Silence and awe as the beginning of wisdom

In this recent post, I quoted Jason Derr suggesting that the word ‘God’ can validly be seen as a reference not to “a creature or being that sits outside of time and space” but to actions and experiences that express our highest ideals: love, mercy, justice, passion, joy, goodness. He then singles out awe as the experience by which we become aware of this God: awe at life itself, at living, at the growing world and the universe – and presumably at love, mercy, justice, passion, joy and goodness.

To stand in awe is often to stand in silence. In the BBC’s The Big Silence (discussed here), it was through silence that the participants each found a spirituality which, on reflection, sounds a lot like awe: awe at the natural beauty of life and the universe, discovered and experienced in the stillness.

There is genuine awe at the wonder of the universe expressed in Richard Dawkins’ poem It is raining DNA outside, posted here a few days ago. In his wonderment he even creates a theology: that the process he observes has a purpose, namely the spreading of DNA. (The spreading of DNA is a feature of the process; to call it the purpose of the process is to go beyond observation into personification, and thence theology. If there really is no God, there is no purpose, which is the point of Nietzsche’s famous “God is dead” speech, in this recent post.)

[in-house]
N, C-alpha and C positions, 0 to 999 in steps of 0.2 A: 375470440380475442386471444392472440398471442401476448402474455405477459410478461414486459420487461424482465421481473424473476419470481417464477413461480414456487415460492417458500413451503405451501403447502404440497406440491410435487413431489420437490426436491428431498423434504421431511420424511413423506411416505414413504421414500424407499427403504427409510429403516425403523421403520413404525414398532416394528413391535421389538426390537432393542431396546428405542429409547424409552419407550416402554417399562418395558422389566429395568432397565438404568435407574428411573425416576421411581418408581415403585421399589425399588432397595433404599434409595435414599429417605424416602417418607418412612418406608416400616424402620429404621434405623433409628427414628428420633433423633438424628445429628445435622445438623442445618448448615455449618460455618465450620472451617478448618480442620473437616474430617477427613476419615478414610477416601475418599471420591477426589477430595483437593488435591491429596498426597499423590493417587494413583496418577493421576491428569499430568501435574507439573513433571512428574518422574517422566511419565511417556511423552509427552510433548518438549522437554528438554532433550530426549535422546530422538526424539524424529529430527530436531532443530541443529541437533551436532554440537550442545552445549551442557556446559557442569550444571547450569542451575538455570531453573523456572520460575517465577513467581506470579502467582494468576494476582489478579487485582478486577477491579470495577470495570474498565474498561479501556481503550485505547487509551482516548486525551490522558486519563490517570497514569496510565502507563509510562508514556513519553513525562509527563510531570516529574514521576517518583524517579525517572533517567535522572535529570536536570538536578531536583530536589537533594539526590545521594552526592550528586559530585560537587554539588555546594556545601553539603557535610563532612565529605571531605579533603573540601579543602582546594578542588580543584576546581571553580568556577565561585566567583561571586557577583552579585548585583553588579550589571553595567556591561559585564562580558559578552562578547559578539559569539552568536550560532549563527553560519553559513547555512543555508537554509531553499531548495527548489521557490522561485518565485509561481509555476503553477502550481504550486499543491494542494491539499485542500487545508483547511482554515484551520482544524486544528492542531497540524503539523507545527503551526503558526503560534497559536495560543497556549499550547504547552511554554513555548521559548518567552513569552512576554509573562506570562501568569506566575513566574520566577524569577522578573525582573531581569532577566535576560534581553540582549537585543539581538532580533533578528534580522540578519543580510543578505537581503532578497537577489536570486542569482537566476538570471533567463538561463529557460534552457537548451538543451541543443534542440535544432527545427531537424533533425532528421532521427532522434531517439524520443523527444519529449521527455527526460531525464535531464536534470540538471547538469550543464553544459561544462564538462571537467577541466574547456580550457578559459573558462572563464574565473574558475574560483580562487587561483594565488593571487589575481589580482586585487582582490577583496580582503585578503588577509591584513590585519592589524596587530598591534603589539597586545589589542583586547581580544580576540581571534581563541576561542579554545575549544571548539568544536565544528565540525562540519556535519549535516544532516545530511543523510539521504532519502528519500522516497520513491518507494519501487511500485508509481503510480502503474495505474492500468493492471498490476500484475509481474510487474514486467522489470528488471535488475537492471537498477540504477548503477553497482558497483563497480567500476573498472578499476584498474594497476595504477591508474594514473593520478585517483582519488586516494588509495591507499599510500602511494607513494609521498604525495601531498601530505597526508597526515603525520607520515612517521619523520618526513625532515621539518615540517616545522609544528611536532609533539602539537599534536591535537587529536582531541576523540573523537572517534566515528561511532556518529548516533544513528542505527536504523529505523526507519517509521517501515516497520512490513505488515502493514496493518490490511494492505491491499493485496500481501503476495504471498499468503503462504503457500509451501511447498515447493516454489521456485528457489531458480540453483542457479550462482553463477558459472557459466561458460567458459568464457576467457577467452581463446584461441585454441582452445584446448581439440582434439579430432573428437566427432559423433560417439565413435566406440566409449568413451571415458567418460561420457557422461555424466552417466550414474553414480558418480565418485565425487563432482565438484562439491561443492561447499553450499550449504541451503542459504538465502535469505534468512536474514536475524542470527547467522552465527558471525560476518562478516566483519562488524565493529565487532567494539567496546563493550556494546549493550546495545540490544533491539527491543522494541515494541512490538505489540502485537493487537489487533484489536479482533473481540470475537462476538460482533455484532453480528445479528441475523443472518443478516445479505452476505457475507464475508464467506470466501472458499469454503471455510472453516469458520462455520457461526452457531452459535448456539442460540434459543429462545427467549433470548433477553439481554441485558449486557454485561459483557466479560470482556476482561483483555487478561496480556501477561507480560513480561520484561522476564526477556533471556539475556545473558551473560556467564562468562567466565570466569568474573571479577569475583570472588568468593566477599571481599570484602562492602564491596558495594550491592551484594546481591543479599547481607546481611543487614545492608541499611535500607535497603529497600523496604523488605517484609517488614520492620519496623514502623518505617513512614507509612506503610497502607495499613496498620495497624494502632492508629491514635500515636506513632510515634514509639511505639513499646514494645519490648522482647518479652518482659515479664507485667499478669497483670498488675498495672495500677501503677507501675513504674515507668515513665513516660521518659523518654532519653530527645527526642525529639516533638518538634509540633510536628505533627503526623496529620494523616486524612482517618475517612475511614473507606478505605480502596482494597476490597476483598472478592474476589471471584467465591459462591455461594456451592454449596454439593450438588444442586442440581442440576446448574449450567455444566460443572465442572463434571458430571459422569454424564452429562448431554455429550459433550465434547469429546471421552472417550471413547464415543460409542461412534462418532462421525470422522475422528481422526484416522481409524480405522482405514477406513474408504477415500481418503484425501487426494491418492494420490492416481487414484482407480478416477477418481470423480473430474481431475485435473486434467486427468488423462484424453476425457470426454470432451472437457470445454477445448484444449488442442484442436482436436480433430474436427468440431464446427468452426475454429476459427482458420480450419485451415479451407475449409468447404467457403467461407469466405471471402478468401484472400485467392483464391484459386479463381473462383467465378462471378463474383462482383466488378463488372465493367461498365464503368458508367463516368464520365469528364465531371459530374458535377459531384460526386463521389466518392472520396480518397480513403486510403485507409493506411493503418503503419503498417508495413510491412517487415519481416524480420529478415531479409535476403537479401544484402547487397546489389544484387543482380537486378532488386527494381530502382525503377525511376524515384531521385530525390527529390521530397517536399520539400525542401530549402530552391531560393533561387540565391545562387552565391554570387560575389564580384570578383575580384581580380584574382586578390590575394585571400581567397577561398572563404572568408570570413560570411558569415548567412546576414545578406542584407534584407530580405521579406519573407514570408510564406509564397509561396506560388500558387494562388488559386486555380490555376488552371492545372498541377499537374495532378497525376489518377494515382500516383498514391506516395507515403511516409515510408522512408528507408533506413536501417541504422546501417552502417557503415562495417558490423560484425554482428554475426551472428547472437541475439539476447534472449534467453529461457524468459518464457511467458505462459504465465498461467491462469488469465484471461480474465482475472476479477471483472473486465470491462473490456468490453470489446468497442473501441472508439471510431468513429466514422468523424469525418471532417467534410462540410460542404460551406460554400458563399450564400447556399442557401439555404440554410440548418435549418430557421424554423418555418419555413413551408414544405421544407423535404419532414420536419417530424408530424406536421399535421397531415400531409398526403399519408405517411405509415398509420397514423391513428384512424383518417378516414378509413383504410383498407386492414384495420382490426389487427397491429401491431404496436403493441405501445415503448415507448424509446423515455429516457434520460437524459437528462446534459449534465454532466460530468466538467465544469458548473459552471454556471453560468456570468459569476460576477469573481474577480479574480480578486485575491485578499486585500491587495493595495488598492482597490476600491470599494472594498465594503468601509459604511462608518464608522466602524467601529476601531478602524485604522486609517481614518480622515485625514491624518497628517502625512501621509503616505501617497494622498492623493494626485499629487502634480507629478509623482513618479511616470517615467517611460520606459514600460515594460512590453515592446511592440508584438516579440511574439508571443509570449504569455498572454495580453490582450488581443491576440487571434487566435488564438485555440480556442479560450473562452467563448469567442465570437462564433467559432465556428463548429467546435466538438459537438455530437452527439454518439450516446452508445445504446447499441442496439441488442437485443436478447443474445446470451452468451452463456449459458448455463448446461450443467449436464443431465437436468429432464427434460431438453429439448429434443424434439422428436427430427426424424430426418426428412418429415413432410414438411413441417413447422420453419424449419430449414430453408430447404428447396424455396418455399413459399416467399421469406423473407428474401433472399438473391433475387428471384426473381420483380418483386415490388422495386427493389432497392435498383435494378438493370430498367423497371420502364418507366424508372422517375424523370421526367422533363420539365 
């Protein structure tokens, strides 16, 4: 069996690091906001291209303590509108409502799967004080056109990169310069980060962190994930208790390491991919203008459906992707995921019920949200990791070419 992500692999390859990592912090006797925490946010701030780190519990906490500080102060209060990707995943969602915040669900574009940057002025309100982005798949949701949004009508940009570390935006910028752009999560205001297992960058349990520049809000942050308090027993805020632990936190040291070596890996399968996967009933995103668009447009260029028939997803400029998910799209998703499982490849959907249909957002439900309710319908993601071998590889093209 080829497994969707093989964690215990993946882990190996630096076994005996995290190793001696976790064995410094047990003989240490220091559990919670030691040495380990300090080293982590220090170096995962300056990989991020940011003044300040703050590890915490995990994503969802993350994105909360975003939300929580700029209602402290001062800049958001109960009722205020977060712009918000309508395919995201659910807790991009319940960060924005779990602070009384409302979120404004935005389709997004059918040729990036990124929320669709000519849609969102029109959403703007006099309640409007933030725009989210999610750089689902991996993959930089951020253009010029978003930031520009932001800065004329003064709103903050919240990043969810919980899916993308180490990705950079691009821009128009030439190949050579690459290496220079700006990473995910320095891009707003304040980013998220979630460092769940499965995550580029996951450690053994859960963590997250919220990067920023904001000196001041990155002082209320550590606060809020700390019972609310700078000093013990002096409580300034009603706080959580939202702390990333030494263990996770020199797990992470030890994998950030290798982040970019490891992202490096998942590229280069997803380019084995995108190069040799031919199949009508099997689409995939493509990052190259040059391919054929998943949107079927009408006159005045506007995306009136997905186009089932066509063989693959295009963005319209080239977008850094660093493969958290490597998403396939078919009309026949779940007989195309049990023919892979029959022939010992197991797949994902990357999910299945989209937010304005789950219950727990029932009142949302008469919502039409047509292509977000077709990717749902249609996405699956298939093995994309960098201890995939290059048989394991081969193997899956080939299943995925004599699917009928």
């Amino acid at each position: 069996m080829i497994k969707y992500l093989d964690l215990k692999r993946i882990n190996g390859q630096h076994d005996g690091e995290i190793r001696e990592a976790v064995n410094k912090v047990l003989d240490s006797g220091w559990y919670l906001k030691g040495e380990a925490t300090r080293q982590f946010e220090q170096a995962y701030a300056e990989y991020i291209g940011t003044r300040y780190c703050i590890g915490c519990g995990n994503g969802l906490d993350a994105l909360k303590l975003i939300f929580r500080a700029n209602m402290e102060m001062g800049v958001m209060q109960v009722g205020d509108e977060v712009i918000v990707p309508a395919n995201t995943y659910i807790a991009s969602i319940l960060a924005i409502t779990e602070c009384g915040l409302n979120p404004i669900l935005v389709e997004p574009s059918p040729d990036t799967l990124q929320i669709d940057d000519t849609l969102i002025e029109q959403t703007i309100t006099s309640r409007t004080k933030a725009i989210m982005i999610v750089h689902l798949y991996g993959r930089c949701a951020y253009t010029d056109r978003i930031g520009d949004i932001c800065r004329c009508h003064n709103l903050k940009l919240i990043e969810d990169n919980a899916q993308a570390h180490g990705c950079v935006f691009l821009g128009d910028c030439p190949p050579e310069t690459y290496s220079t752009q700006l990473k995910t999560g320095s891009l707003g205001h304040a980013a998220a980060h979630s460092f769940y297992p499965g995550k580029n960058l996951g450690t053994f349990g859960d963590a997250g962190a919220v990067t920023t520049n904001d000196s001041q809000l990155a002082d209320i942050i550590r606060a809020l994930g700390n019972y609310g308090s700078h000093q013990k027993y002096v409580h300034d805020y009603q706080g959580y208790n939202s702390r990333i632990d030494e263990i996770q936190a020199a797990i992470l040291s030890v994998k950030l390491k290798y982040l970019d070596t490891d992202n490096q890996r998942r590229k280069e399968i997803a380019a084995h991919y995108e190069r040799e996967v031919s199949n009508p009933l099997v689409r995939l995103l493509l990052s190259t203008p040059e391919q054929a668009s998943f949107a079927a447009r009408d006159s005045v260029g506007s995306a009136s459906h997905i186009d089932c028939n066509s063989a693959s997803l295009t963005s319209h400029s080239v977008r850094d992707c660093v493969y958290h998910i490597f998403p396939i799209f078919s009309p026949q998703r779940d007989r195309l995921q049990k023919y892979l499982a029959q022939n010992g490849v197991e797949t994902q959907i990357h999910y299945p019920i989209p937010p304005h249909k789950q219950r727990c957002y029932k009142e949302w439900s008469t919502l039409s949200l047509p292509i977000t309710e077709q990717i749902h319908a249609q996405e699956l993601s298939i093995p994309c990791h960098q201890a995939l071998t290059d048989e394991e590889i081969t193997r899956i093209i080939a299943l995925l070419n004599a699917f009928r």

Proverbs 1:7 is often unhappily translated “The fear of the Lord is the beginning of wisdom.” Any dictionary or thesaurus will show that the words awe and fear are closely related, even though awe may contain not fear but its complete opposite: a sense of being embraced and cherished by a wonderful universe. Fear never led to wisdom. Awe certainly does. So let awe be the beginning of wisdom. This section in God without God even shows that Yahweh, in the Old Testament, here translated as “the Lord”, means something like “the ground of all being” – so it is awe at the wonder of existence itself that is the beginning of all wisdom.

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